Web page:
>Hart Crag Icefalls

>An earlyish start saw us meeting up with Dan & Fel at the foot of Deepdale around 7am. I don’t think Dan had quite thought I would get up that early and was hoping to have at least 20 minutes to sort his kit out before we arrived but, the forecast favoured the early bird and so we were ready to start walking in by the time he and Fel had arrived. Our aim being to head up towards Hart Crag, giving us the option to see if Black Crag Icefall was still in condition also.


The temperature was hovering just above zero, as left the valley and began the gentle plod over Hartsop Above How. AT first glance we thought Black Crag Icefall might just about been in condition, we a quick detour to the foot of the crag revealed it was well and truly passed its best and would have to wait for another day.


Luckily all of the cirque of crags of Fairfield were still looking wintry enough and Link Cove itself was still holding plentiful amounts of snow and if there was snow on the Kirkstone Pass, there was sure to be plenty of ice in the cove.

Steph started soloing up a moderately easy ice-ramp and I followed up, something was not quite right i was sure but kept going upwards and then bang, the toe-bail of my crampon popped away from the crampon itself and i was left standing on just one crampon. Fxxx-a-doodle-doo i thought, desperately attemtping to cut a ledge for my right foot to stand on. Thankfully it was not too steep and i was able to make a couple of moves to reach some softer snow-ice where I could keep in a small platform and wait for someone to run a rope down to me!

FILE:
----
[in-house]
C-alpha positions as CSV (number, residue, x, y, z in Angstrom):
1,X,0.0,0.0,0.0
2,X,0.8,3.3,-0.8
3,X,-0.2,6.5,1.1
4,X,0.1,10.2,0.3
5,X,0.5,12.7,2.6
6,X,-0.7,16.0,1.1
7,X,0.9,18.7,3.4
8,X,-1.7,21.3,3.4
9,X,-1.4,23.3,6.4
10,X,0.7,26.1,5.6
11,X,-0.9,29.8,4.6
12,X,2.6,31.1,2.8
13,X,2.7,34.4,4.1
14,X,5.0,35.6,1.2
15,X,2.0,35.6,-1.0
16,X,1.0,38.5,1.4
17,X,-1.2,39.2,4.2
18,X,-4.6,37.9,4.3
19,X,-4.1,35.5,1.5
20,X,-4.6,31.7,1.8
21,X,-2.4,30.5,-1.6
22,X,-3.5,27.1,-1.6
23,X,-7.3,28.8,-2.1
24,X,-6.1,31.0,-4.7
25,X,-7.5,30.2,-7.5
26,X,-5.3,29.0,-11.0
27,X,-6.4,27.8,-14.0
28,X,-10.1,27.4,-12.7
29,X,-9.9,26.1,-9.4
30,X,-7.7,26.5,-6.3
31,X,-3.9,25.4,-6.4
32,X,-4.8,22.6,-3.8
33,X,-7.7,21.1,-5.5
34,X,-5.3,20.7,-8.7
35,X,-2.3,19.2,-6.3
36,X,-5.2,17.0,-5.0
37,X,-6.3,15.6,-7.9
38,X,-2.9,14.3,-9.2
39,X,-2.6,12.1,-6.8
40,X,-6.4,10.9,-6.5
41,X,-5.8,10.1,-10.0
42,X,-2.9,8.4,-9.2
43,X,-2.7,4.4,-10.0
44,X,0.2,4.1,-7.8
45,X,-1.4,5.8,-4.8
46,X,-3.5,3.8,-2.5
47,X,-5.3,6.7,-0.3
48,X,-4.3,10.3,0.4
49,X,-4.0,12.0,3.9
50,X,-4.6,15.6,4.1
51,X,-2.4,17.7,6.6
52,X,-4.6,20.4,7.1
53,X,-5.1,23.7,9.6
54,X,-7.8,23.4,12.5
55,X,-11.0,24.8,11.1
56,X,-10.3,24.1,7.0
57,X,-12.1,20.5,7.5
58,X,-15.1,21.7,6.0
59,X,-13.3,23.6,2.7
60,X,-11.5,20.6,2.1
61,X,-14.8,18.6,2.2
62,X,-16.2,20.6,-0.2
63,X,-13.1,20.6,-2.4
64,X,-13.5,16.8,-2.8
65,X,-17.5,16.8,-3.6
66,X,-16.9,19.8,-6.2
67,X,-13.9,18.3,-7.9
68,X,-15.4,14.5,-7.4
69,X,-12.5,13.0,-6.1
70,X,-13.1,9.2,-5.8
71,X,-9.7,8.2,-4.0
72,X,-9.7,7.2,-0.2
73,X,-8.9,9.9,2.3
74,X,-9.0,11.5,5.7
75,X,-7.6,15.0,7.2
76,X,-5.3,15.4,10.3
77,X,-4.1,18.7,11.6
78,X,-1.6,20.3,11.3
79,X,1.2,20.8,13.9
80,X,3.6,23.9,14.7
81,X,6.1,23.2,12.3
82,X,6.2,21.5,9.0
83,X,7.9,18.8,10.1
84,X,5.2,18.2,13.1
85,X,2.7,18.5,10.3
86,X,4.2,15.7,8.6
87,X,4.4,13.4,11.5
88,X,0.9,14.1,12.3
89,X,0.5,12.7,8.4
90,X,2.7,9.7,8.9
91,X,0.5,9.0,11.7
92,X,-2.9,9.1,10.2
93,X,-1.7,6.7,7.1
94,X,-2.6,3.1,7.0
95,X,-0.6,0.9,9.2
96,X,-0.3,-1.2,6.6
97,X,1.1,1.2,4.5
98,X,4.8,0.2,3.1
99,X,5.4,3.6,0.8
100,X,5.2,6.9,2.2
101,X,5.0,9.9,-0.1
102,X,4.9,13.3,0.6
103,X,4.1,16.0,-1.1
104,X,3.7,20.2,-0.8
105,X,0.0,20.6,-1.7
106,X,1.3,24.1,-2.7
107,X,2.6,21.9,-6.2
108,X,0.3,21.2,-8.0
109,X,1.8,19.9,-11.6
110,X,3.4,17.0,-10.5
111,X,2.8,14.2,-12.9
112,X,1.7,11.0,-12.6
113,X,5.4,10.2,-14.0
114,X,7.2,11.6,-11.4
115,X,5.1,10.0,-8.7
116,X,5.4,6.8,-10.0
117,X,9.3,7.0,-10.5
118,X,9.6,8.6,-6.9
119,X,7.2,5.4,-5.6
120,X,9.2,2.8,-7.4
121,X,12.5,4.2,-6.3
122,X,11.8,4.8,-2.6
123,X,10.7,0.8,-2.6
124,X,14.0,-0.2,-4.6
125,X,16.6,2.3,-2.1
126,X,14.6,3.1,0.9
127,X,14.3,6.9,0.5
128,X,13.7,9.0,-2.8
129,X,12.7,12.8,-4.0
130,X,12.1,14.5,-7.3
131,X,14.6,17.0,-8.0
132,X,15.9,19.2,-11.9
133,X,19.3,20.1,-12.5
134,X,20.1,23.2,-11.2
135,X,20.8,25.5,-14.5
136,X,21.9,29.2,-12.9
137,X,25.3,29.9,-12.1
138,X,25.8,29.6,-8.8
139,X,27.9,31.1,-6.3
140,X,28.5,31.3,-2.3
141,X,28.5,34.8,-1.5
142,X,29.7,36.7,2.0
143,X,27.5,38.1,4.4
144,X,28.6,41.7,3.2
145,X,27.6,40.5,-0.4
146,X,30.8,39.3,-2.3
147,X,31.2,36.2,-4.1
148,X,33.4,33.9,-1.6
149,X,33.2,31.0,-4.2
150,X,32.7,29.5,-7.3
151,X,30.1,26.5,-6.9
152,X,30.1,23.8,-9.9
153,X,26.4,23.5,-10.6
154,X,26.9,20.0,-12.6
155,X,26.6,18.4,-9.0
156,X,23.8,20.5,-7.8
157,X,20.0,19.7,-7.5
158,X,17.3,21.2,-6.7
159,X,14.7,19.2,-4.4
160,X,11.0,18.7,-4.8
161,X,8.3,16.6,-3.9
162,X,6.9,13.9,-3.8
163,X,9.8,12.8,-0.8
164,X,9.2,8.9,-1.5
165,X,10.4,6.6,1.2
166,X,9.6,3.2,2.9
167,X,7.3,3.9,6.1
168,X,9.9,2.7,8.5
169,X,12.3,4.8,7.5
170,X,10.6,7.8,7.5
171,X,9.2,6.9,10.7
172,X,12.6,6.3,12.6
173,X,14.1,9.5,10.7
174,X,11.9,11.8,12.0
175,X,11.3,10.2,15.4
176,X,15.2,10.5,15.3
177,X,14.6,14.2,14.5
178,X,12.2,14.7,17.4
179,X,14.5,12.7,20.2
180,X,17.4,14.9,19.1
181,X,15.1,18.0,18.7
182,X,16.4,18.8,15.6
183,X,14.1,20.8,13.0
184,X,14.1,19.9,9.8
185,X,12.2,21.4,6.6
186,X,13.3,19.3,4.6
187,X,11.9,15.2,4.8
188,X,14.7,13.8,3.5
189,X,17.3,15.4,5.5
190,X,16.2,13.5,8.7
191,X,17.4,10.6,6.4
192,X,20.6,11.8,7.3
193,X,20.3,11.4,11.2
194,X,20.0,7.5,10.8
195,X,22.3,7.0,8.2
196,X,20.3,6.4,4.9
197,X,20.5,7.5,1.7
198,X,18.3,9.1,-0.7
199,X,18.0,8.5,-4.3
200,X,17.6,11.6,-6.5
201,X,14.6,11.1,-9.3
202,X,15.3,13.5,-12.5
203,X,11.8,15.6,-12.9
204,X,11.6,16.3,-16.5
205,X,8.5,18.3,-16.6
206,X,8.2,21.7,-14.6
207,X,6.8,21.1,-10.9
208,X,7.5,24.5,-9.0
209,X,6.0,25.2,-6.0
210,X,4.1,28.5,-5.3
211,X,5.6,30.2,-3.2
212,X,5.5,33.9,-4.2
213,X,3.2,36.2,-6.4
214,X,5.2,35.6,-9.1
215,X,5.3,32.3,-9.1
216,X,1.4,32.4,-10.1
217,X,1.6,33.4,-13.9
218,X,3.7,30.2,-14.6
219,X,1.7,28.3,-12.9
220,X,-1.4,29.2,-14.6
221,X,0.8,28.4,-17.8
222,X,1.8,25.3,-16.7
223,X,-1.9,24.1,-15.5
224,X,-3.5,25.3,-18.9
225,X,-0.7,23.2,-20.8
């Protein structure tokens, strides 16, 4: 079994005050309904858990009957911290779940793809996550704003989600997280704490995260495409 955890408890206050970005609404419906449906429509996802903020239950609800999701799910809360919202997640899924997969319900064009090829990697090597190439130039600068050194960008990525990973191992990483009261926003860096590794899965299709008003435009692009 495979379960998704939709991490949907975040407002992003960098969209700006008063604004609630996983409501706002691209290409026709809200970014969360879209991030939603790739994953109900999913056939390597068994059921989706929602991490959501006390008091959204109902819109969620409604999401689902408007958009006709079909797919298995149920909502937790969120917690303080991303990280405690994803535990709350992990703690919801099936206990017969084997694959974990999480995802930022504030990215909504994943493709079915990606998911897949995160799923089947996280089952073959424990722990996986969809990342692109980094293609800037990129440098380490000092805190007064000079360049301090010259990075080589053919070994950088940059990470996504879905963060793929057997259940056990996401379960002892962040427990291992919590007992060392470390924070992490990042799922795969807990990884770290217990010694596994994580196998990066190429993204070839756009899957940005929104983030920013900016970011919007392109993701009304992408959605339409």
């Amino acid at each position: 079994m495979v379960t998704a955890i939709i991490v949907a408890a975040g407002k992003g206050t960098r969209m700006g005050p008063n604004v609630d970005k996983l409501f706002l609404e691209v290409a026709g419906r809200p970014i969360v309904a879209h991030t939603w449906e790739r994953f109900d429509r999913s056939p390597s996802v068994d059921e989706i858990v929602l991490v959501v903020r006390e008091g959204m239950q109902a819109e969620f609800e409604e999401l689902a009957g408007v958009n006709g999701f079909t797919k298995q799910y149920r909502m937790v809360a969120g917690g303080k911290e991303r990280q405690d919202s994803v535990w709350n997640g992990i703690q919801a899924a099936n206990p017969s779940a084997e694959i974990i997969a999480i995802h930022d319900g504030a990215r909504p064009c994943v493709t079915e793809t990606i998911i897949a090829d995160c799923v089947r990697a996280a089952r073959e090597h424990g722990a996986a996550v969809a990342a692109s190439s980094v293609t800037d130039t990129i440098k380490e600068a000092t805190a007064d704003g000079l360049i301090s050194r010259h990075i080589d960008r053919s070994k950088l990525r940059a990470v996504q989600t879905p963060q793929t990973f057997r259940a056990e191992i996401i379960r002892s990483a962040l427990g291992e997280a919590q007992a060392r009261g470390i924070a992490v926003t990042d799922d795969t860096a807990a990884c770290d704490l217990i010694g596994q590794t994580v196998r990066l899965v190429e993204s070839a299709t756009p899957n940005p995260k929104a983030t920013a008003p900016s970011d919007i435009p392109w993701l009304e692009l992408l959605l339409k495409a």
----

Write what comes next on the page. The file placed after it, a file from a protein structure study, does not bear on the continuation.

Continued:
So after that unpromising start and as it started to snow lightly, we all made our way up to the base of juicy looking icefall. Got a little cold waiting for Dan to head up before attacking the ice, but worth the wait. Nice sticky water ice, screws were generally ok and deep and a nice move twisting under the small chandeliers before getting established on the small face, Grade 3 to 4 i would say.

From here it was endless daggering up moderate snow-ice for another 85 metres before topping out into the pea soup mist.
On the way down we spied some small snow-fields, perfect for Fel to learn some self arrest techniques, and so spent half an hour throwing ourselves down the slopes, an enjoyable way to end an even better day.

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About Richard Talbot

An accomplished fell-runner as well as being a keen climber and mountaineer. Since 2005 he has worked for the UK based manufacturer Mountain Equipment and is currently Director of Product. He has worked in the outdoor industry for over 15 years.
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